Notes: "A general treatment of the Japanese in America by a Waseda University professor and a Christian socialist. He views the exclusion movement as rooted in racial prejudice, looks for more emigration from Japan, and anticipates that the Pacific Coast will become the meeting ground for the East and West. The statistical data on Japanese agriculture and businesses are derived from the Nichibei Nenkan (Japanese American Yearbook), no. 1, 1905."—A Buried Past, 263.
In the late 19th century, Abe attended Hartford Theological Seminary, in Connecticut. In 1905, he took an opportunity to return to America, traveling from Los Angeles to Seattle. Based on his observations and experiences, Abe wrote this philosophical and political overview of the growing Japanese society in California. He predicted that as many as 6 million Japanese could find new homes in the US (p. 119). He devotes one chapter to women immigrants, and seems to have absorbed some of the ideas about independent women from the nascent Japanese feminist movement. He asks, "Why is it that our educated and refined women cannot go abroad for legitimate business?... I of course hope that the girls who come to the US will find a suitable spouse and marry, but I will not force them to do so" (Chapter 5; translation by your cataloguer).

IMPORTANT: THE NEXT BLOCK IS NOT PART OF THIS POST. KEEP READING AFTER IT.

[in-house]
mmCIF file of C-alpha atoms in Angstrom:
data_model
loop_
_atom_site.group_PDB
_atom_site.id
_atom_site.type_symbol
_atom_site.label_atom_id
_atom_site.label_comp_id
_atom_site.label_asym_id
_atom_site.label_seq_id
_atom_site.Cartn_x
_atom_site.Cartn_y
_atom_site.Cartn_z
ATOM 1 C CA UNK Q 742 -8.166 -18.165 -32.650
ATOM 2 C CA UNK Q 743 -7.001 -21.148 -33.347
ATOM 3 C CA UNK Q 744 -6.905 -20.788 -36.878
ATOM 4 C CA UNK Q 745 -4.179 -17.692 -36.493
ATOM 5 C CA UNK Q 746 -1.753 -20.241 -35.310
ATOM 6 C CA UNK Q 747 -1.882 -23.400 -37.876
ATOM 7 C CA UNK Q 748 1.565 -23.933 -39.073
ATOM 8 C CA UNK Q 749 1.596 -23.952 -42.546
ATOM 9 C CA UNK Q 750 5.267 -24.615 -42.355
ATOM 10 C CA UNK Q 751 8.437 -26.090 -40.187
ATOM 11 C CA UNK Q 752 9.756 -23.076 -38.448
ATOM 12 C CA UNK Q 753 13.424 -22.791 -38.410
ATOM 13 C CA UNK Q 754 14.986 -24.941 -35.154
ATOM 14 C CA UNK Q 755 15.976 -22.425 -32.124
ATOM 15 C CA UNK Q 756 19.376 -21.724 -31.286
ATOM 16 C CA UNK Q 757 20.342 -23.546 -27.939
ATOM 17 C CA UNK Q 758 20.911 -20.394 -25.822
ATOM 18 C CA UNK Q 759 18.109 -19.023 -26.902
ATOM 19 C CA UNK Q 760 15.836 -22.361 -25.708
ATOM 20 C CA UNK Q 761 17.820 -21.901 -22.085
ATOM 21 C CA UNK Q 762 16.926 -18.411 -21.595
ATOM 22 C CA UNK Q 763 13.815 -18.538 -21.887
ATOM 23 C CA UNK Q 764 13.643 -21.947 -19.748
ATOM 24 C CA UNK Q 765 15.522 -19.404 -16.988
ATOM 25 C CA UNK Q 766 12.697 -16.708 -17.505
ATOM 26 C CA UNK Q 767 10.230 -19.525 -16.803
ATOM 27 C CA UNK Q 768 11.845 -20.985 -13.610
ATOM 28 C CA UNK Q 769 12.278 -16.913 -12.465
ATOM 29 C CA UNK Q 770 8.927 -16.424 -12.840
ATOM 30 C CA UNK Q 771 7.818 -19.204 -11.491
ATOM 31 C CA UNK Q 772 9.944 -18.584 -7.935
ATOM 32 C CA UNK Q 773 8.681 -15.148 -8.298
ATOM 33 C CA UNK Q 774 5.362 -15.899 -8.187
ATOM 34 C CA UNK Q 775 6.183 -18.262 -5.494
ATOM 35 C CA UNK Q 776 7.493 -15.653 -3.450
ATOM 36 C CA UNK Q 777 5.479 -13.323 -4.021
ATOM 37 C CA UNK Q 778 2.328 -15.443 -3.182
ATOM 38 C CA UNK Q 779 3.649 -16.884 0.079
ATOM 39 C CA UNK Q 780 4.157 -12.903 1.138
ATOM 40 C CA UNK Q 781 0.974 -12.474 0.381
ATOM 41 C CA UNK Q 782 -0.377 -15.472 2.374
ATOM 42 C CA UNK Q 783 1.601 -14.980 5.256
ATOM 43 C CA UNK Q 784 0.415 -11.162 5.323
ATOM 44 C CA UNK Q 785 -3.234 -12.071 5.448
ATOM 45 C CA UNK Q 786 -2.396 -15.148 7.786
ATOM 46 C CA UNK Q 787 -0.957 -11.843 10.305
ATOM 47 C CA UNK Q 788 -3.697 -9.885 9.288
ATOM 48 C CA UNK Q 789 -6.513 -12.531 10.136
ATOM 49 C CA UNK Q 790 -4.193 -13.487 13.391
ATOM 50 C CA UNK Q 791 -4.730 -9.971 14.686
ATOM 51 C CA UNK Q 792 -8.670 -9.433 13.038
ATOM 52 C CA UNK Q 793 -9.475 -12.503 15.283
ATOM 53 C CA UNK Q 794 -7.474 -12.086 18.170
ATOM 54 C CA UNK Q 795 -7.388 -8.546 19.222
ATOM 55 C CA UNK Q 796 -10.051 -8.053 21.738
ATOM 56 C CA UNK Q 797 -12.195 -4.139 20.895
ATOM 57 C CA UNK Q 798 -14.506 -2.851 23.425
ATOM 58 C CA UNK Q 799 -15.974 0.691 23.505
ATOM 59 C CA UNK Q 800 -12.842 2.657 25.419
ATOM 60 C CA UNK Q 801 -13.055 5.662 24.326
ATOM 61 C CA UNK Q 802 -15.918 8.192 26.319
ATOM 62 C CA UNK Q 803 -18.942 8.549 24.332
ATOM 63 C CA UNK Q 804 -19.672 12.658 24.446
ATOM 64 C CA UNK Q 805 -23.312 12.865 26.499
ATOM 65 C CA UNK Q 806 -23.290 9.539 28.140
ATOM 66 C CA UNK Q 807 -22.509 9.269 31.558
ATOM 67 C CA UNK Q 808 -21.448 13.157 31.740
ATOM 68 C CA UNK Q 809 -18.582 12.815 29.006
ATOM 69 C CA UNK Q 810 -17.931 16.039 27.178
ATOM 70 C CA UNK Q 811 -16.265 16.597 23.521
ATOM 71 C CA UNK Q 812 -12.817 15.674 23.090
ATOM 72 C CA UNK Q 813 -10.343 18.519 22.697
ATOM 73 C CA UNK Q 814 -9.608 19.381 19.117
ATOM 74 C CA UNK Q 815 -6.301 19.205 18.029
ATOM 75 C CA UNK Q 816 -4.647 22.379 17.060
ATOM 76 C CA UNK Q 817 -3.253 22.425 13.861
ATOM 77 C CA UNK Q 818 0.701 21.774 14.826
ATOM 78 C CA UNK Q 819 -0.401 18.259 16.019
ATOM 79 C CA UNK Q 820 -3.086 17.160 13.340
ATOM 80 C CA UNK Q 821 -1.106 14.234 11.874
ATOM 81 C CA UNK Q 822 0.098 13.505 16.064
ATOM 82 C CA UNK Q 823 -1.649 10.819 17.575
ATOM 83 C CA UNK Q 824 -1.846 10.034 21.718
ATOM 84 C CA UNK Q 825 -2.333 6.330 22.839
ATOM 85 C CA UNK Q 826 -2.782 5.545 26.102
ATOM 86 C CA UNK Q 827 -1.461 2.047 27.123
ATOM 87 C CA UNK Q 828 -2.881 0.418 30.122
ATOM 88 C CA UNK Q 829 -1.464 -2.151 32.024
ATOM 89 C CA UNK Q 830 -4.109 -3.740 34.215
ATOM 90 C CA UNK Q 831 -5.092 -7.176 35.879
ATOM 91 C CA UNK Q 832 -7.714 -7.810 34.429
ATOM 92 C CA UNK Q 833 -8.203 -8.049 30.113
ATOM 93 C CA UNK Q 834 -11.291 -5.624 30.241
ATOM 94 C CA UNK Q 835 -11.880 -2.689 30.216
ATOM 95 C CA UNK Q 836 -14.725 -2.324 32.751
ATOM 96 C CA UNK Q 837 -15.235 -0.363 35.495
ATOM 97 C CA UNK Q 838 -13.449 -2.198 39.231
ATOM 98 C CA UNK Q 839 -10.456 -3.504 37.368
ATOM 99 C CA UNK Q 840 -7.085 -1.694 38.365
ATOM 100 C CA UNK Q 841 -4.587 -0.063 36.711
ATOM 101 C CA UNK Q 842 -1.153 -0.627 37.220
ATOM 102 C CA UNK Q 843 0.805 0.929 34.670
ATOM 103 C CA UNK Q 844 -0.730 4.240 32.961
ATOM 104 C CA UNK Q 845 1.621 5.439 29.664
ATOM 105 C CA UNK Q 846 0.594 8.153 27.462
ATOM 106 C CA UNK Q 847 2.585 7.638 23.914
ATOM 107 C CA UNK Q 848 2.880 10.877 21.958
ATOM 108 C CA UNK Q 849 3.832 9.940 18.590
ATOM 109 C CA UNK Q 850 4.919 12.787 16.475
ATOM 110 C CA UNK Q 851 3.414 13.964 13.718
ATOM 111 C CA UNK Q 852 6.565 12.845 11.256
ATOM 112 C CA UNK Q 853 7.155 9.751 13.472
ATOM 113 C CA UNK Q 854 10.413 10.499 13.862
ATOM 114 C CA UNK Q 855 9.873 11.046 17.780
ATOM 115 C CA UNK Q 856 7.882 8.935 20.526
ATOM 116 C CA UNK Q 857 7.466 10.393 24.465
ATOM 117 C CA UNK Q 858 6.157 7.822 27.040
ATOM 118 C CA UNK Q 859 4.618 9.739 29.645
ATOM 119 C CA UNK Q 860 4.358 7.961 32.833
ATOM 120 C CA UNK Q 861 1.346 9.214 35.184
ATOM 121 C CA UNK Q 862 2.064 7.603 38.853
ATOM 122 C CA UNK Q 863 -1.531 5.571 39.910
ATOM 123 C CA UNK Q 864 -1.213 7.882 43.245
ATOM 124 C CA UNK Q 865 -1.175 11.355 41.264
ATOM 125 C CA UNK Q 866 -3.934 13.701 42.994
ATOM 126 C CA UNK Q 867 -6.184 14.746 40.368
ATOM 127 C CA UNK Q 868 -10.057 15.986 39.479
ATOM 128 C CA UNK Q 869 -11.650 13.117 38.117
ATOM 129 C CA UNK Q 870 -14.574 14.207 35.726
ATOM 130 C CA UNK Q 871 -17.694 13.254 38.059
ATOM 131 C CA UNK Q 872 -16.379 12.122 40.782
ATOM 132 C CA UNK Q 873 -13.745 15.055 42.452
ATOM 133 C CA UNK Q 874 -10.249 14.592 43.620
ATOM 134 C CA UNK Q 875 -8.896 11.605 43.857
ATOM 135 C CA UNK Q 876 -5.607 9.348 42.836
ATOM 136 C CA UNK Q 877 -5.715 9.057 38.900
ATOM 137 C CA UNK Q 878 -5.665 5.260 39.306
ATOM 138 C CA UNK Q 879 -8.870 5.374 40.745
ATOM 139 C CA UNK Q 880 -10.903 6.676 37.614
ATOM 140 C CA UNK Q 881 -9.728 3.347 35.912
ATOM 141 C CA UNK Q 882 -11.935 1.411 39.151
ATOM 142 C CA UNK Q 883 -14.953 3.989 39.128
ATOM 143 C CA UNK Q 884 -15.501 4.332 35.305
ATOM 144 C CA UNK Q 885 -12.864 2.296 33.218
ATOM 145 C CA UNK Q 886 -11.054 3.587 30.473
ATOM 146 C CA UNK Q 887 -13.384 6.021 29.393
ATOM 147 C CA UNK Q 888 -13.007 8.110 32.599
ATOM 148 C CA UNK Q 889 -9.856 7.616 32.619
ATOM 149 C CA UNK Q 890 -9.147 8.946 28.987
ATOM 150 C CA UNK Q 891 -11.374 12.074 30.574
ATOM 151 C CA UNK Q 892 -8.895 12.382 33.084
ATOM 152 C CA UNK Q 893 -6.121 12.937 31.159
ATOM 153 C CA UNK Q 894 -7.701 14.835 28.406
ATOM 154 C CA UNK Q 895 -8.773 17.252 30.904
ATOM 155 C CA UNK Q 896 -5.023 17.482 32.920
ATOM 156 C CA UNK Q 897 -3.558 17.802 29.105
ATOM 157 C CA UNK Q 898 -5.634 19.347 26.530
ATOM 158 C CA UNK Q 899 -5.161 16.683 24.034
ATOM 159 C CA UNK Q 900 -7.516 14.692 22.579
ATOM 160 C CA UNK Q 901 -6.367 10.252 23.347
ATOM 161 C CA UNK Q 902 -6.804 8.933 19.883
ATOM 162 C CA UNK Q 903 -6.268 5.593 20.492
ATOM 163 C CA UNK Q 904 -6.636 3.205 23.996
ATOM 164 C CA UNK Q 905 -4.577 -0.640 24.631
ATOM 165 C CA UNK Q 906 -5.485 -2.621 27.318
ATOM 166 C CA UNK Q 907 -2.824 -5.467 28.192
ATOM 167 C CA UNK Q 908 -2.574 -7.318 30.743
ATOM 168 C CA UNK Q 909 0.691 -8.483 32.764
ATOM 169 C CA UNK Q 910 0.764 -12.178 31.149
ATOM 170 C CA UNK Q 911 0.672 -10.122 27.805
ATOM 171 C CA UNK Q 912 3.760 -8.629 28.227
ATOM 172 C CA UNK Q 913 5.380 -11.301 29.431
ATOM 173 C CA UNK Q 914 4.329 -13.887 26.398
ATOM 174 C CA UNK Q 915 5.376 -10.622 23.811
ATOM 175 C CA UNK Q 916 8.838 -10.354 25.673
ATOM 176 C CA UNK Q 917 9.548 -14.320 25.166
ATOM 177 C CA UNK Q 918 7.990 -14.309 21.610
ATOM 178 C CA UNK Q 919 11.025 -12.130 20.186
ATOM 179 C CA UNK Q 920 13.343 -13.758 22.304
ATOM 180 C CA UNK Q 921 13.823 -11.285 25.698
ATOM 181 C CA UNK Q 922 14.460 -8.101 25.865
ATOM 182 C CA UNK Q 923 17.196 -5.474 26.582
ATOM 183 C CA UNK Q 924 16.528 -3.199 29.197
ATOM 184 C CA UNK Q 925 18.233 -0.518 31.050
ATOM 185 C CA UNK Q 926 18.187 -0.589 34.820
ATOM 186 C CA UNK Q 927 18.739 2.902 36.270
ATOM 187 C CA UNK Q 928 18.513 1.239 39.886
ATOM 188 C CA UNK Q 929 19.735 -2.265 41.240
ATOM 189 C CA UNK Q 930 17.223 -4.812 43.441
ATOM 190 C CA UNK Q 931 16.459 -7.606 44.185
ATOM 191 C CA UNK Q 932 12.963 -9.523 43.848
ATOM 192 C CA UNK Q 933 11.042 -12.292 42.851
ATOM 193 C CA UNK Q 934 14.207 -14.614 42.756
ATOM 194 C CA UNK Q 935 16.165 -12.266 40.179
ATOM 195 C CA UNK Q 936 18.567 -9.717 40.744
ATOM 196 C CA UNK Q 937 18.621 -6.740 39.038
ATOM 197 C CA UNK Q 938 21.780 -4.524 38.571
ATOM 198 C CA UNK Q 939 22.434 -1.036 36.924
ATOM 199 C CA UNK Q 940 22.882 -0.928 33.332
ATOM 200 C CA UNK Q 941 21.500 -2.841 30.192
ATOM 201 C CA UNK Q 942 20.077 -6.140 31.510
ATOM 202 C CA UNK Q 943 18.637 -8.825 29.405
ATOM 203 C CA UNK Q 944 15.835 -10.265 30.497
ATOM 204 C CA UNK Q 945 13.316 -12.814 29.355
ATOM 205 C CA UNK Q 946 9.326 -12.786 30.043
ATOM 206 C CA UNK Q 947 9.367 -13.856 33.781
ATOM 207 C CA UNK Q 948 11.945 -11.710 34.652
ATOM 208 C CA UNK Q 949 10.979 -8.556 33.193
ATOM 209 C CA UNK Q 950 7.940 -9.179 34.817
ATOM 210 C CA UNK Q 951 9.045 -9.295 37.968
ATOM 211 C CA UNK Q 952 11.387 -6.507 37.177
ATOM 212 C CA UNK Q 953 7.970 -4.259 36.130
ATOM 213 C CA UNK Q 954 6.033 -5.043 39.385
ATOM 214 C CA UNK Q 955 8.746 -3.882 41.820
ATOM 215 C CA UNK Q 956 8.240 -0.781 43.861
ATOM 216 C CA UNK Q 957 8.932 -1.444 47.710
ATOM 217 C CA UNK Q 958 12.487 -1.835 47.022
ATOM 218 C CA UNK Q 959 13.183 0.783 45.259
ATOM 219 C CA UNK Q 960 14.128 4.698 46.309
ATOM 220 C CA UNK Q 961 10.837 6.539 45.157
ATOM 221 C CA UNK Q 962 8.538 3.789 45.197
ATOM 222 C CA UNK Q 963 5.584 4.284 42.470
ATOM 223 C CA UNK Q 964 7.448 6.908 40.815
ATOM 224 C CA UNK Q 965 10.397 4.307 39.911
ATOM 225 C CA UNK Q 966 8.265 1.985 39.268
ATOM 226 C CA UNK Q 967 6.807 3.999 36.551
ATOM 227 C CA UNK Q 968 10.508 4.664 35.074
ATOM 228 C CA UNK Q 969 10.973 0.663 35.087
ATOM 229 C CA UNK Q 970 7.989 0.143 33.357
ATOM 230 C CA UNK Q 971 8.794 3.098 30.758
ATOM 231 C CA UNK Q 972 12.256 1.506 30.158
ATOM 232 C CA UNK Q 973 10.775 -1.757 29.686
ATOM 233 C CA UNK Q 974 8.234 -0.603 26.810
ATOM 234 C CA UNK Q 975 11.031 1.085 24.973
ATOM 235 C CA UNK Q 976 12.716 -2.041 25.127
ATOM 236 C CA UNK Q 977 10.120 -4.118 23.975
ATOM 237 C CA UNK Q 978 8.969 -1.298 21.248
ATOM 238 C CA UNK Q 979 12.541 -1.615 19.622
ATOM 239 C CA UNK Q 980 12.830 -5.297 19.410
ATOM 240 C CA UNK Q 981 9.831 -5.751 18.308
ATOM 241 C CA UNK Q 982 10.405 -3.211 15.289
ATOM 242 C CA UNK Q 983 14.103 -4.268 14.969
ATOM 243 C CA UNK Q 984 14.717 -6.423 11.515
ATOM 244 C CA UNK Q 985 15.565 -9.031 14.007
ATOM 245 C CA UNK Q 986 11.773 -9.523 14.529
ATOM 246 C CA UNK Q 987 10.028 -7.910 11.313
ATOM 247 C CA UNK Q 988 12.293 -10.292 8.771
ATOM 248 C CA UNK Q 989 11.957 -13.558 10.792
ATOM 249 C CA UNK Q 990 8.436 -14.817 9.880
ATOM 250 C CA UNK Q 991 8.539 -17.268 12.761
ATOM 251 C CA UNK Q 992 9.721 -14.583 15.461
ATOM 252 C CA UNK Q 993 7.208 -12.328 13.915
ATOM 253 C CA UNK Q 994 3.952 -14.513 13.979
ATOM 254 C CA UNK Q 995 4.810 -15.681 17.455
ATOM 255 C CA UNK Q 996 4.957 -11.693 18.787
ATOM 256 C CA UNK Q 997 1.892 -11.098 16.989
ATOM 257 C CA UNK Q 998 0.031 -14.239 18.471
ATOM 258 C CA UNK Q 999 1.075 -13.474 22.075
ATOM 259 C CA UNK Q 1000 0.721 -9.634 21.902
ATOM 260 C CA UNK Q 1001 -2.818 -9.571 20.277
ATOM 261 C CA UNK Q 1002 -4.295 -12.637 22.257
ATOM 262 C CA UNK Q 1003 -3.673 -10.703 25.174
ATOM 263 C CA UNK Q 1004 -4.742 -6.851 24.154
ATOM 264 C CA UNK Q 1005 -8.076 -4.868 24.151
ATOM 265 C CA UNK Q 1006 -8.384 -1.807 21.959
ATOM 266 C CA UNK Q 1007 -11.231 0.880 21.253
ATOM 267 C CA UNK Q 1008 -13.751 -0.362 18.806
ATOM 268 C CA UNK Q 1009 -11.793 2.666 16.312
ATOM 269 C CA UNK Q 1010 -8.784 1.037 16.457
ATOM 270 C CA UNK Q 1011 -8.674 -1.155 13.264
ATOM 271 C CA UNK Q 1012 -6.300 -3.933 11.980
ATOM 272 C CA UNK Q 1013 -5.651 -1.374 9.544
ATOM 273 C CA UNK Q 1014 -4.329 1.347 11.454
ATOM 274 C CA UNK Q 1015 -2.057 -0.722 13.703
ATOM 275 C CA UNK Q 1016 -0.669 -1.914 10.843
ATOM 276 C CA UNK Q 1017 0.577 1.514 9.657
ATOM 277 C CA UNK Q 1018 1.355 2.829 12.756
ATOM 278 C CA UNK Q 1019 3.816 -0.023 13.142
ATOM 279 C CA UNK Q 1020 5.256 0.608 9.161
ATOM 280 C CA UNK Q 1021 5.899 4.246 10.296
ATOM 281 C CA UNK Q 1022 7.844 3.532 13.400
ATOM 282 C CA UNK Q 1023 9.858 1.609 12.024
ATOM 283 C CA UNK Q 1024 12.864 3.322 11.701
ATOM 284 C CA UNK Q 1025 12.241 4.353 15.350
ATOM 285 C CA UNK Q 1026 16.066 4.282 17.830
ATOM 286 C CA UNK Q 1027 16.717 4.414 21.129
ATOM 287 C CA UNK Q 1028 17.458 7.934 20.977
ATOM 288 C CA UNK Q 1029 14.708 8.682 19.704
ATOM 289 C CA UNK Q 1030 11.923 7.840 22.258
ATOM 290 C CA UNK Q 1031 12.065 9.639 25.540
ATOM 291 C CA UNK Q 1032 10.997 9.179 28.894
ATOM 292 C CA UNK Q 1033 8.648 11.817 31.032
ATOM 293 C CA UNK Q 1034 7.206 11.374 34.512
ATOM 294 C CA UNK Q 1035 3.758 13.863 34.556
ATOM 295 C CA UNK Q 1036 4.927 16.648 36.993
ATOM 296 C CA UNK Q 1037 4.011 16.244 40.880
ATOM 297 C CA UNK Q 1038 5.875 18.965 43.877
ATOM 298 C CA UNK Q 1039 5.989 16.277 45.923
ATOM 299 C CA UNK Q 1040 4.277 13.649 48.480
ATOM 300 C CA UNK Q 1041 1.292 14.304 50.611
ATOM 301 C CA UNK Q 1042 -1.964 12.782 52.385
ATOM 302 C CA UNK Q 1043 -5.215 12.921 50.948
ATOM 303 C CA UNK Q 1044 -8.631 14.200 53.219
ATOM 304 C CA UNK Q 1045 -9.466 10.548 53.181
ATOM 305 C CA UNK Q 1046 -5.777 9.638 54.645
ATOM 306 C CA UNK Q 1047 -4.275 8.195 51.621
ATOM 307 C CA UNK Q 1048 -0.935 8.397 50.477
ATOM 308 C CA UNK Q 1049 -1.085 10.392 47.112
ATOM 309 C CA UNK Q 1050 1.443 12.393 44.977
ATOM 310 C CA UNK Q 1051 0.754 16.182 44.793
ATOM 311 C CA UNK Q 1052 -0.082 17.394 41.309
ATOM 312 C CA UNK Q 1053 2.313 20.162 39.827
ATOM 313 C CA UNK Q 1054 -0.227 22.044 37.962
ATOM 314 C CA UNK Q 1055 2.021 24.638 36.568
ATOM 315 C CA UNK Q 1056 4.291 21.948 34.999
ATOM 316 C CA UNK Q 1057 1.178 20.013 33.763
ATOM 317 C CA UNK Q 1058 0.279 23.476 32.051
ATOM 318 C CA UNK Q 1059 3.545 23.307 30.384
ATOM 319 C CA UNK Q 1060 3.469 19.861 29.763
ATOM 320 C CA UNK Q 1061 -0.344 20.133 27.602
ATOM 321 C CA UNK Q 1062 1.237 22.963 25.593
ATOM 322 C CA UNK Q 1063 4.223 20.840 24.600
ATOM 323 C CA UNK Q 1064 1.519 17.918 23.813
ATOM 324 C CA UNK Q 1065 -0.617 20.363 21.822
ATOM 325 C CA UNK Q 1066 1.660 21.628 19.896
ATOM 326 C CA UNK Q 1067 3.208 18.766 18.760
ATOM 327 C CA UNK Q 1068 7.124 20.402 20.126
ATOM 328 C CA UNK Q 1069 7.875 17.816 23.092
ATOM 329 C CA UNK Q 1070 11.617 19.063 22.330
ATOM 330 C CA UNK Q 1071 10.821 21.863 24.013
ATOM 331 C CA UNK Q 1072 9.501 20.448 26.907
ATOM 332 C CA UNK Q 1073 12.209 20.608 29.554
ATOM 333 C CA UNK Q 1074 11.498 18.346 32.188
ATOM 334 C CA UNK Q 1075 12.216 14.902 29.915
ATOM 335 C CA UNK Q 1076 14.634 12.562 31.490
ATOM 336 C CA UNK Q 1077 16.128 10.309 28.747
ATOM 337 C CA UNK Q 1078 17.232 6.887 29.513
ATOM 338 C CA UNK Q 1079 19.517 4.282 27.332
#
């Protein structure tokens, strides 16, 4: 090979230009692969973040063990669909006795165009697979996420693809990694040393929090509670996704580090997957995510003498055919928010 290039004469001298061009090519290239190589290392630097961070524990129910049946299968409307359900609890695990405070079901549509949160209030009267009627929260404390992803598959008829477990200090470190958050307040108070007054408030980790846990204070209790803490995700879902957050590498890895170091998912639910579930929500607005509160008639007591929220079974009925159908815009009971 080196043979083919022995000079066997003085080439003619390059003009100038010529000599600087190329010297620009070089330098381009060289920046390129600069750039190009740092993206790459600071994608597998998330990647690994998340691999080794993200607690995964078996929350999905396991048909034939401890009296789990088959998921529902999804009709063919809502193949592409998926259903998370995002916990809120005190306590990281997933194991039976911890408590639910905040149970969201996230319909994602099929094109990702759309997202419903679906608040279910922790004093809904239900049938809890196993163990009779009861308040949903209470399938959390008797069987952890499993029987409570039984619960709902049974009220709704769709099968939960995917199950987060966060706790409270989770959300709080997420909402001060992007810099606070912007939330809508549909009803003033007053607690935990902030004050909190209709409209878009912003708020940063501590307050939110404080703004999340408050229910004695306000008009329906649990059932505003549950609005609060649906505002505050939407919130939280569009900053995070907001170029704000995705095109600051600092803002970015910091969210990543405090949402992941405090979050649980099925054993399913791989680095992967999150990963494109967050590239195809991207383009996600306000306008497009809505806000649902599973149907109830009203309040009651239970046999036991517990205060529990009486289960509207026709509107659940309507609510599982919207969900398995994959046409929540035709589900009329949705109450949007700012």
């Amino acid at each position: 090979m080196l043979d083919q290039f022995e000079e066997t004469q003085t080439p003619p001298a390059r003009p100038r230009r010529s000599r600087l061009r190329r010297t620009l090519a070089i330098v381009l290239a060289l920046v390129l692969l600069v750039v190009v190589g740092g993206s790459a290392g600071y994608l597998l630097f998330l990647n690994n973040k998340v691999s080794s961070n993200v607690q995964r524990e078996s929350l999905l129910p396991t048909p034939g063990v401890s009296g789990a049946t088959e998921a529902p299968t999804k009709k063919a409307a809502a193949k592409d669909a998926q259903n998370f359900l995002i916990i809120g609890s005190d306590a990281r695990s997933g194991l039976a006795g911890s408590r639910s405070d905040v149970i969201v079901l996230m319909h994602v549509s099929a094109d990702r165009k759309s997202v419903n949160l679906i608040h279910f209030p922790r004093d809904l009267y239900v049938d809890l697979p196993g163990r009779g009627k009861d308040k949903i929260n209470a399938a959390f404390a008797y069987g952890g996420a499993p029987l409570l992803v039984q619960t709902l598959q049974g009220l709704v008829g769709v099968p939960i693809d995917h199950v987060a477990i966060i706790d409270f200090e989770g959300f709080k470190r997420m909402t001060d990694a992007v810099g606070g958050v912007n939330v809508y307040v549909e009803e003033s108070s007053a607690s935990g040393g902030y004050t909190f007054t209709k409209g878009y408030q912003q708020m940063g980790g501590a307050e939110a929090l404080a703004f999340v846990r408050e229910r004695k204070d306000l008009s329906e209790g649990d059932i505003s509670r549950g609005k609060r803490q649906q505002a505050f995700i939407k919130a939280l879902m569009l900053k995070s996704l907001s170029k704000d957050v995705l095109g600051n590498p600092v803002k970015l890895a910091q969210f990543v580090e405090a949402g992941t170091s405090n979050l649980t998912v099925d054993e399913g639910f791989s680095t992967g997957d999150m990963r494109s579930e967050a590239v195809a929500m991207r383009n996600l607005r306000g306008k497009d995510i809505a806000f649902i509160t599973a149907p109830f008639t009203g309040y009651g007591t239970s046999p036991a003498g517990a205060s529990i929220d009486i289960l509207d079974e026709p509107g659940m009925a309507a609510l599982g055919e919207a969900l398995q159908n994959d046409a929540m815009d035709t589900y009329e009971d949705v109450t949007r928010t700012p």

For more on Abe, see chapter 3 of The Making of Japanese Settler Colonialism by Sidney Xu Lu which compares Abe's views with two other leading Japanese thinkers about immigration.
, [6 leaves of half-tone plates], , 3, , 4, 216, 8 pages.
OCLC: 672848316 (Japan only). NB: A Buried Past 263 uses the Chinese character 之 in place of の for "no" in the title.
Edition + Condition: First edition. Despite apparently good sales (it was reprinted within months of this first printing), the book is quite scarce, with only the uncatalogued copy at UCLA referenced in A Buried Past identified in US libraries. A very good in original decorated wrappers missing a small corner piece from the front cover.
Publication: Tokyo: Hakubunkan, 1905 (Meiji 38).
Item No: #363206